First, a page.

Throughout my 30 years in Congress, I noticed that very few of the Democrats in the House had ever run or even worked in a small or medium-sized business.
In fact, while I got along with them personally, I found that some Democratic members and career bureaucrats seemed to have an anti-business attitude.
Now, I am witnessing a very similar and fascinating corollary in response to the shutdown of most of America’s small businesses.
Those who are government employees at all levels, including members of Congress, don’t seem to mind, and many are probably even enjoying their extended vacations. After all, they are still drawing their salaries.
Many government employees and members of Congress seem to be supporting, or in some cases, even demanding that the shutdown continue for an even longer period of time.
Most who own small businesses want to get their firms open again before they go under. And the Rush Limbaugh Show recently ran a report from CNN saying that over 80% of US jobs were in small and medium-sized businesses.
When I see all these governors and mayors on television, they appear to me to be at the height of their glory, holier than thou, and feeling very heroic and powerful.
I am not downplaying the seriousness of this Coronavirus. It is terrible that so many have died from this and that so many more have been sickened by it.
But one of the early reports said the flu causes from 29,000 to 63,000 deaths in the US every year, with the average being around 36,000.
I wonder what the reaction would have been two or three years ago if there had been several weeks of nonstop, 24-hour-a-day news reports about how many thousands around the world had been sickened and/or had died from the flu that year.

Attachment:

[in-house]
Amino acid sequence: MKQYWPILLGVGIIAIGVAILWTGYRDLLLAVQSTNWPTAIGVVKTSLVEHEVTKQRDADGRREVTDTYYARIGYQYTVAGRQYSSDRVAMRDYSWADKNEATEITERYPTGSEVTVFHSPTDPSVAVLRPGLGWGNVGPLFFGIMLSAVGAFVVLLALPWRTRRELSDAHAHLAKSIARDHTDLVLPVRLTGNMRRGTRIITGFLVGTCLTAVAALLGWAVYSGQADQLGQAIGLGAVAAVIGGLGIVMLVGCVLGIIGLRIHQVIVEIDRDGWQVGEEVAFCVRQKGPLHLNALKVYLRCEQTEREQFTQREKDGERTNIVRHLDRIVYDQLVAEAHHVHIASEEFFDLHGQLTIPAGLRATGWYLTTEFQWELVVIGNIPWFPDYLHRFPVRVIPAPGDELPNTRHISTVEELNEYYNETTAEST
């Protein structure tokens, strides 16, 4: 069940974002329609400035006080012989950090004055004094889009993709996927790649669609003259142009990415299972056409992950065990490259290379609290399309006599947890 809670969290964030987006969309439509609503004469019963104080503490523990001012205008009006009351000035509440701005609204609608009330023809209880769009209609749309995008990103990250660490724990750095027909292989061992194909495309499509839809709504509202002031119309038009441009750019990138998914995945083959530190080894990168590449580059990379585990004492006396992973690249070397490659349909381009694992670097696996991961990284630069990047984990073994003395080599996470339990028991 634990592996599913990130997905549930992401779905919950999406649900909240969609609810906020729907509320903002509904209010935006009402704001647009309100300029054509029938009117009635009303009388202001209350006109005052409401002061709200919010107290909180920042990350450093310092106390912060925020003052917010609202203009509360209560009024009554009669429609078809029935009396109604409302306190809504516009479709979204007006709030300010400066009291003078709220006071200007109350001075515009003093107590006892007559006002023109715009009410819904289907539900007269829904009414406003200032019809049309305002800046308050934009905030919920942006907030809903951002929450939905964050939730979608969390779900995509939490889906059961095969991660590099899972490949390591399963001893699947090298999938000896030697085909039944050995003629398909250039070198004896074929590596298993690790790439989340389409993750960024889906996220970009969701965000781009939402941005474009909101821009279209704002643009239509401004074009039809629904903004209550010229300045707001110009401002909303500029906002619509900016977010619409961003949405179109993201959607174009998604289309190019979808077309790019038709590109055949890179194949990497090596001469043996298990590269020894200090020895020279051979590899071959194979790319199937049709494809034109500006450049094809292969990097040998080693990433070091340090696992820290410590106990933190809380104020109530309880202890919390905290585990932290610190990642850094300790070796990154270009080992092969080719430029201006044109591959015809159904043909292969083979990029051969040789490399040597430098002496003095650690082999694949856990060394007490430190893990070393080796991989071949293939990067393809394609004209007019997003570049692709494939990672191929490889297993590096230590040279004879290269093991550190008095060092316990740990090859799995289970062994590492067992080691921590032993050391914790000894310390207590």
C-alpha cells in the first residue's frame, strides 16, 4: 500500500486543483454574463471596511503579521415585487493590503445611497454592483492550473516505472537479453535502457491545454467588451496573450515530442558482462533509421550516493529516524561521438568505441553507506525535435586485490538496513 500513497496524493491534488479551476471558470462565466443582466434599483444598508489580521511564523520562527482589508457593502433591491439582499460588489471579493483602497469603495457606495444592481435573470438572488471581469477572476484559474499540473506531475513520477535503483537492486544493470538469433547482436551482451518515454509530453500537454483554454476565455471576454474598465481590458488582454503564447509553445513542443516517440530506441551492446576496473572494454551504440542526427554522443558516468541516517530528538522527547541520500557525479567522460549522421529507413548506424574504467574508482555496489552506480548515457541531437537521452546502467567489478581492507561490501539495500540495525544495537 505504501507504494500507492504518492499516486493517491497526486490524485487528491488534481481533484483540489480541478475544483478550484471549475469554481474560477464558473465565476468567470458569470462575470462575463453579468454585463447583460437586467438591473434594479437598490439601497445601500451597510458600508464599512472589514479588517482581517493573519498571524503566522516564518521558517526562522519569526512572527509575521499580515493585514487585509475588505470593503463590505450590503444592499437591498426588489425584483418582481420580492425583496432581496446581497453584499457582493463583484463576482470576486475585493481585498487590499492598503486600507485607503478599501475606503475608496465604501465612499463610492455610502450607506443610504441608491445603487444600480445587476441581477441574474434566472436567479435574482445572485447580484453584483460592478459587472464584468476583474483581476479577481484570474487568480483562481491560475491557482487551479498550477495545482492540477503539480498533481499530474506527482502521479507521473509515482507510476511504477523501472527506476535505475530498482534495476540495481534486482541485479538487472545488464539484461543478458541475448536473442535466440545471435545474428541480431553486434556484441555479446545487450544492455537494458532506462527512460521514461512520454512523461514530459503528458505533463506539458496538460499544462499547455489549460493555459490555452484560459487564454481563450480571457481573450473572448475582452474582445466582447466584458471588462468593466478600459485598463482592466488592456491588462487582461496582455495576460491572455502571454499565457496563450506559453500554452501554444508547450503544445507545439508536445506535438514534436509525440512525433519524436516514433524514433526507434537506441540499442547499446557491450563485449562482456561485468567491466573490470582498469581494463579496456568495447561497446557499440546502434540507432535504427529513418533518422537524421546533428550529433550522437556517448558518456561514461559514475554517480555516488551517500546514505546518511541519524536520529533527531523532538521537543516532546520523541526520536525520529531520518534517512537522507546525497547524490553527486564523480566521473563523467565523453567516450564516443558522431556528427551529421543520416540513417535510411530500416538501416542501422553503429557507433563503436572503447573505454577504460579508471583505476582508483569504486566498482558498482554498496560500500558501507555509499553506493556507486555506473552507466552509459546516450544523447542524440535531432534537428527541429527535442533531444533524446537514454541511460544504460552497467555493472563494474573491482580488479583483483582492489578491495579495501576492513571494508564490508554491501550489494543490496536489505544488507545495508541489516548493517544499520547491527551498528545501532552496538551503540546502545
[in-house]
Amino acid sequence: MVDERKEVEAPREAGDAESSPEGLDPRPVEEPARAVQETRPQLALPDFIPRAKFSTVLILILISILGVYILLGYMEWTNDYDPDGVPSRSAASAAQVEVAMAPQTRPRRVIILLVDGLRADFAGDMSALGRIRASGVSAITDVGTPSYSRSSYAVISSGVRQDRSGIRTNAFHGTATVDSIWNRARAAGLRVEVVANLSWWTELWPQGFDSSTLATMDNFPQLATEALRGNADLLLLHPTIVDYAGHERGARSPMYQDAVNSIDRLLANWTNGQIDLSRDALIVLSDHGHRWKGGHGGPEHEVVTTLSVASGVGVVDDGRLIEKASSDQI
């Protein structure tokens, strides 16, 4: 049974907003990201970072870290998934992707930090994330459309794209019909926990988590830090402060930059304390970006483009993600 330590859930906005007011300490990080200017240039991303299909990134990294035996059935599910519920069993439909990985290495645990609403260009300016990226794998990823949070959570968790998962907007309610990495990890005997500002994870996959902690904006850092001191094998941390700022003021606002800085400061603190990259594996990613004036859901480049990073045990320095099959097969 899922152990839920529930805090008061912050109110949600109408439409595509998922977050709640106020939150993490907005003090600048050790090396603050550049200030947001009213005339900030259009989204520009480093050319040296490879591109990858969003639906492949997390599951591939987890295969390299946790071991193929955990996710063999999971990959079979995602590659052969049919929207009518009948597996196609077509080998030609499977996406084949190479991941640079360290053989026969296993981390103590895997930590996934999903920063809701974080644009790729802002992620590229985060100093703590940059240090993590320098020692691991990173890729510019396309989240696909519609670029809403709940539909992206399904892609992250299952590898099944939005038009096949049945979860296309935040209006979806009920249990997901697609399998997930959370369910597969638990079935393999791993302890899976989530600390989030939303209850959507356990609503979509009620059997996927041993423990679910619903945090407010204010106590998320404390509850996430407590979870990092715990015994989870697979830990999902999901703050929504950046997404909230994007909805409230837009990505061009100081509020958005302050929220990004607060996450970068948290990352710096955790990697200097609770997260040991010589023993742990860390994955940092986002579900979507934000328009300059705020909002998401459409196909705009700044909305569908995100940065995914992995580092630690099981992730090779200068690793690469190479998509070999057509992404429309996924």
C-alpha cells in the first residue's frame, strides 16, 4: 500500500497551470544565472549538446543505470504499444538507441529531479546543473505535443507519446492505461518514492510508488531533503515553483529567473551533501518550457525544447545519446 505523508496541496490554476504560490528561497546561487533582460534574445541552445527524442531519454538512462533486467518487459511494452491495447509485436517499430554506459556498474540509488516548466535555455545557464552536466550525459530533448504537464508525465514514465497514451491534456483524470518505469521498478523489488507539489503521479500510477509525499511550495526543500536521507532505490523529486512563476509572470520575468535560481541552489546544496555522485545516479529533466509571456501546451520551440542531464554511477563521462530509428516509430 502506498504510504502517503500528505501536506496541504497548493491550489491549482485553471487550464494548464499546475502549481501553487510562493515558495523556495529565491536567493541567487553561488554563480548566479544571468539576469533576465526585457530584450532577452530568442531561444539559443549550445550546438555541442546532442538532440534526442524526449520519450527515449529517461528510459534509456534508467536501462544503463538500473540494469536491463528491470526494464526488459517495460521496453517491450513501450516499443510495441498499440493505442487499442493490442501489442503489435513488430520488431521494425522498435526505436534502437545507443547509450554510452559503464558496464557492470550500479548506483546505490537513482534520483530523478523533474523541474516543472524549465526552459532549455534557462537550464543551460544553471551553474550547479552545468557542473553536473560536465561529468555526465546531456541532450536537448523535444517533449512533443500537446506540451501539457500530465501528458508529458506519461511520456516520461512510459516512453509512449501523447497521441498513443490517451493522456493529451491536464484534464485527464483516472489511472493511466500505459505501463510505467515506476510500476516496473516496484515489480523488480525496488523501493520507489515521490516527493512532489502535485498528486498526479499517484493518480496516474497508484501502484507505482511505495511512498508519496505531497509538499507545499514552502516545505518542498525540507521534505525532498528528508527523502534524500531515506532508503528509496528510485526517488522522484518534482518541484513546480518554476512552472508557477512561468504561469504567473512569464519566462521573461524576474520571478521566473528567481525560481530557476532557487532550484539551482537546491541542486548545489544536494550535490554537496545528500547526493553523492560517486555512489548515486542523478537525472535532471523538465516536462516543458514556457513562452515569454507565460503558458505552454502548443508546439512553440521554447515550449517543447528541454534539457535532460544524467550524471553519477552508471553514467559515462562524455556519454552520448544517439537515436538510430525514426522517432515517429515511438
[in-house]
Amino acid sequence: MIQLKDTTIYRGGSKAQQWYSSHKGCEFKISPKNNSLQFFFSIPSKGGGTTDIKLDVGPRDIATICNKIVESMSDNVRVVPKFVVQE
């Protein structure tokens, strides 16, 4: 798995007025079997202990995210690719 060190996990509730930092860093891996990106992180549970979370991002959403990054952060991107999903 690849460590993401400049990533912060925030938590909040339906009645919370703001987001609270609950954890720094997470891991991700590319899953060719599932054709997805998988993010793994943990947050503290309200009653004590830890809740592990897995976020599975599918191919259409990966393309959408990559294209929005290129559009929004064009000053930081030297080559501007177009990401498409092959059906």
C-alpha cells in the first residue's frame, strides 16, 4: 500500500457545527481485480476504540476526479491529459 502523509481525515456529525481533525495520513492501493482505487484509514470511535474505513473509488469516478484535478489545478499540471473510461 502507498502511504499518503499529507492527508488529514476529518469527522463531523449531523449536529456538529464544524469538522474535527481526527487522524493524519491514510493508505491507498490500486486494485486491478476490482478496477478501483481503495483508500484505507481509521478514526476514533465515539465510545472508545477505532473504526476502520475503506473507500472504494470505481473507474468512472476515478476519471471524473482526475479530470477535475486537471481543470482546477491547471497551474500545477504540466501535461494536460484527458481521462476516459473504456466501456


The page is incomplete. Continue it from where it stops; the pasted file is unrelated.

Dr. Alex Berezow, a microbiologist, wrote a column in the April 4th USA Today enttled “Stop the panic. Don’t let the Coronavirus win.”
He wrote that “a total economic collapse would tear at the fabric of society and also pose a threat to public health. And it raises the specter that our ‘cure’ for COVID-19 may be far more harmful than the disease itself.
This Country is over $23 trillion in debt already. The Congress has passed bills totaling well over another two trillion, spending money we do not have at an unprecedented rate.
Added to this are reports that the Federal Reserve has added another four trillion. It seems to me that printing all this money out of very thin air runs a real risk of inflation such as Germany had in the 1920s.
Eric Metaxas, in his book Bonhoeffer, wrote that the German mark began a “free fall”in 1921, dropping to 75 marks to the dollar, and by “disastrous “ 1923, had dropped to 7,000 marks to the dollar early that year, but to an unimaginable four billion to the dollar by November. And Germany was considered the best-educated country in the world then.
I hope we come to our senses before it is too late.